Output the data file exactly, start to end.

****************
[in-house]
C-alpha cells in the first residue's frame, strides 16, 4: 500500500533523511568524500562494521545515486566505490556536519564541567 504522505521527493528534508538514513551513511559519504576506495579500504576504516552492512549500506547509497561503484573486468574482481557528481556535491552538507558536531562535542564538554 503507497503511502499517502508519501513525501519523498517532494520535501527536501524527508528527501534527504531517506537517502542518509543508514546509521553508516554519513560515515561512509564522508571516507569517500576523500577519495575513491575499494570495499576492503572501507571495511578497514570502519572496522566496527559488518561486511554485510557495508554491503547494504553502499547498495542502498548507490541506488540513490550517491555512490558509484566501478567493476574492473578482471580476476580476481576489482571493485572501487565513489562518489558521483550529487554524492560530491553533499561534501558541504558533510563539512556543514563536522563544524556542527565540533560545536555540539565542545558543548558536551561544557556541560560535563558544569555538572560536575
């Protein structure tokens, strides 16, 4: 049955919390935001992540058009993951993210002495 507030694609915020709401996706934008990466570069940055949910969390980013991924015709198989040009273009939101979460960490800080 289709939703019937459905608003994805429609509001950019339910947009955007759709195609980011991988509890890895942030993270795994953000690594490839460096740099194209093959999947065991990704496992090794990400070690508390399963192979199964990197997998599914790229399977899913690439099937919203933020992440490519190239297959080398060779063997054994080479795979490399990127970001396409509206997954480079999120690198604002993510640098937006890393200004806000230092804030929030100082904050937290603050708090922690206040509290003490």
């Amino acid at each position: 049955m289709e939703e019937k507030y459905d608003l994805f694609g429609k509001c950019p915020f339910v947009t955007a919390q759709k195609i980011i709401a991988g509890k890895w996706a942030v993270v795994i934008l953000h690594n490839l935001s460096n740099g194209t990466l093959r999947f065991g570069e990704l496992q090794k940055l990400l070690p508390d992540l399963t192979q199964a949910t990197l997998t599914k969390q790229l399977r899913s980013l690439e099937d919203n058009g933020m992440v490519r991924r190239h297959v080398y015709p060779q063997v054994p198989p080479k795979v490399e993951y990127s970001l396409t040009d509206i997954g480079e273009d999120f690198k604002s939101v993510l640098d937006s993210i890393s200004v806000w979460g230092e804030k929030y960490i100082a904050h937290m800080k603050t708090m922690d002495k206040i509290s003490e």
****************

[in-house]
C-alpha cells in the first residue's frame, strides 16, 4: 500500500533523511568524500562494521545515486566505490556536519564541567 504522505521527493528534508538514513551513511559519504576506495579500504576504516552492512549500506547509497561503484573486468574482481557528481556535491552538507558536531562535542564538554 503507497503511502499517502508519501513525501519523498517532494520535501527536501524527508528527501534527504531517506537517502542518509543508514546509521553508516554519513560515515561512509564522508571516507569517500576523500577519495575513491575499494570495499576492503572501507571495511578497514570502519572496522566496527559488518561486511554485510557495508554491503547494504553502499547498495542502498548507490541506488540513490550517491555512490558509484566501478567493476574492473578482471580476476580476481576489482571493485572501487565513489562518489558521483550529487554524492560530491553533499561534501558541504558533510563539512556543514563536522563544524556542527565540533560545536555540539565542545558543548558536551561544557556541560560535563558544569555538572560536575
């Protein structure tokens, strides 16, 4: 049955919390935001992540058009993951993210002495 507030694609915020709401996706934008990466570069940055949910969390980013991924015709198989040009273009939101979460960490800080 289709939703019937459905608003994805429609509001950019339910947009955007759709195609980011991988509890890895942030993270795994953000690594490839460096740099194209093959999947065991990704496992090794990400070690508390399963192979199964990197997998599914790229399977899913690439099937919203933020992440490519190239297959080398060779063997054994080479795979490399990127970001396409509206997954480079999120690198604002993510640098937006890393200004806000230092804030929030100082904050937290603050708090922690206040509290003490």
């Amino acid at each position: 049955m289709e939703e019937k507030y459905d608003l994805f694609g429609k509001c950019p915020f339910v947009t955007a919390q759709k195609i980011i709401a991988g509890k890895w996706a942030v993270v795994i934008l953000h690594n490839l935001s460096n740099g194209t990466l093959r999947f065991g570069e990704l496992q090794k940055l990400l070690p508390d992540l399963t192979q199964a949910t990197l997998t599914k969390q790229l399977r899913s980013l690439e099937d919203n058009g933020m992440v490519r991924r190239h297959v080398y015709p060779q063997v054994p198989p080479k795979v490399e993951y990127s970001l396409t040009d509206i997954g480079e273009d999120f690198k604002s939101v993510l640098d937006s993210i890393s200004v806000w979460g230092e804030k929030y960490i100082a904050h937290m800080k603050t708090m922690d002495k206040i509290s003490e």